I have never considered myself a rape victim though I was. It was the late 1960’s; I was seventeen and had gone into the city to break up with my first boyfriend. His friend, a carpenter, asked if I wanted to get stoned, and I went with him to the store he was renovating on Sheridan Square. I did willingly.
I was seventeen with the face of a thirteen year old, the body of a grown woman, and the maturity level of a ten year old. He was big. Tall and in condition; I was 5’6″ 128 pounds, and not exactly powerful. Before I knew what was happening, he ripped off my Indian print dress, unhooked my bra and tore my underpants. Yes it happened that fast. I screamed but he wouldn’t stop though I kept on telling him to. I wasn’t a virgin but this wasn’t sex it was pure violence and I knew that then.
It was the late 60’s; I was a mess afterwards and ran to Macy’s to buy some new clothes because mine were torn. I passed regular people and police and felt deep shame. But I knew that the police would look at my Indian print dress, leather sandals, frizzed out hair, and call me a “dirty hippie who deserved what I got.”
I felt better after I bought new clothes, and while I didn’t equate being raped with sex because it had been so violent was turned off sex for awhile, and only dated boys who were closeted Gay for several months. I was young and resilient but I did carry that shame for many years. No, not the shame of the rape; the shame of not being able to tell a policeman.
Soon after beginning college I met my on again off again college boyfriend. We ran into HIM, in a coffee shop in The East Village on Second Avenue near 6th Street. My boyfriend didn’t believe me because I acted too normal. I didn’t know how else to act.
When I was 23, I got a job as a salesgirl in a high end store in Boston. I heard tales about the crazy in a good way carpenter. One day he walked into the store. I began screaming and ran downstairs. My best friend then, Jasmin, worked there also and knew about my rape. She told our boss who was “connected,” and the carpenter never worked there again or other places.
I got my revenge in a strange way, and made a conscious decision not to let this rule my life. But we can’t control our subconscious, and I probably wouldn’t have ended up with Zachary who did psychologically abuse me if I had let myself feel as I had that day in the store or had worked it out in therapy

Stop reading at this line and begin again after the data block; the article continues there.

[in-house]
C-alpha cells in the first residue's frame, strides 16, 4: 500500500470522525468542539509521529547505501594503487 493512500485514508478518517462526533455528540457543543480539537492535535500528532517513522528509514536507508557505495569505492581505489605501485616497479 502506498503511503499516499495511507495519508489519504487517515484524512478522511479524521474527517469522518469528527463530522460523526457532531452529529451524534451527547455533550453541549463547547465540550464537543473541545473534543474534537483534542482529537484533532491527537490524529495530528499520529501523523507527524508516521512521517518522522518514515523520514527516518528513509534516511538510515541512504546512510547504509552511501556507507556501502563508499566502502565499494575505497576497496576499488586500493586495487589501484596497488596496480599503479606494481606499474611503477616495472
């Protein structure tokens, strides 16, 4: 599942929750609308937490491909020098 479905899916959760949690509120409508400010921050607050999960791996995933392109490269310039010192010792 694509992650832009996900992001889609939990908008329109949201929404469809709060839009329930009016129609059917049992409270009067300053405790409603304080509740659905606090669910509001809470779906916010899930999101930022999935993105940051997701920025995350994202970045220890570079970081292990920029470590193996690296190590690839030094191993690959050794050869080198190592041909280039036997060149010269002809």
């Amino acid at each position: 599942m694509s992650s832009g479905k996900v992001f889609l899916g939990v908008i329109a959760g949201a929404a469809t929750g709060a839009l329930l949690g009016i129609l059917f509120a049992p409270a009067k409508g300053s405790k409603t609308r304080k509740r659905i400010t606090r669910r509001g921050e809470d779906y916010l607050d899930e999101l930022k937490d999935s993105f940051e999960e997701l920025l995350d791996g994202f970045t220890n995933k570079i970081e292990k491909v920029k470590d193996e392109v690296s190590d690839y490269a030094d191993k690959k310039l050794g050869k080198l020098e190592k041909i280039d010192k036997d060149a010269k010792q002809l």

I didn’t want to write about this now but I was reading my buddy Ally’s blog, in England, and The Heretik’s, and knew that I had to say something. It’s a very different world yet it hasn’t changed at all.
Rape is rape; an act of violence not sex. No woman ever asks for it; no matter how provocatively she’s dressed, or if she’s drunk or stoned. Sex is the most natural thing in the world but if it’s not consentual, it’s not sex.
While I acted as if it didn’t change me much, it did. The hard earned confidence I had spent my last several years of high school pursuing fell a bit. Luckily I met nice boys in college where I did develop a reputation for turning them gay. Except for he who…, who still is one of the truly nicest people I know in a very warped way.
By beginning college several months later, I was given a second chance. Not every woman is. And I truly saw the rape as being pure violence though I had never heard the feminist theory on rape then. It wasn’t sex; not even close.
Shakespeare’s Sister has an amazing article where a 17 year old young woman reported a rape by three men; including her boyfriend. She was found guilty of filing a false report in part because she didn’t act traumatized enough.
How is a seventeen year old supposed to act? At that point I couldn’t, or thought I couldn’t tell my parents. I had to go to school; I had Regents to pass before graduating high school. It did begin or intensify a pattern where I would shut feelings off during arguments with certain people, usually male.
Incidentally Ducking for Apples, Ally’s blog is one of the best written on the blogosphere. It’s one of my comfort blogs where I go when I want to read very English stories about home renovation, Polish lodgers, and a zillion other things
If bloggers who were raped speak out we can show the world that we come in all age groups, and every other variable. Rape is an act of extreme agression. Rape victims should never feel ashamed; rapists should always be ashamed. Rapists attempt to have their power affirmed. By speaking out we take away the power, and show how weak they really are.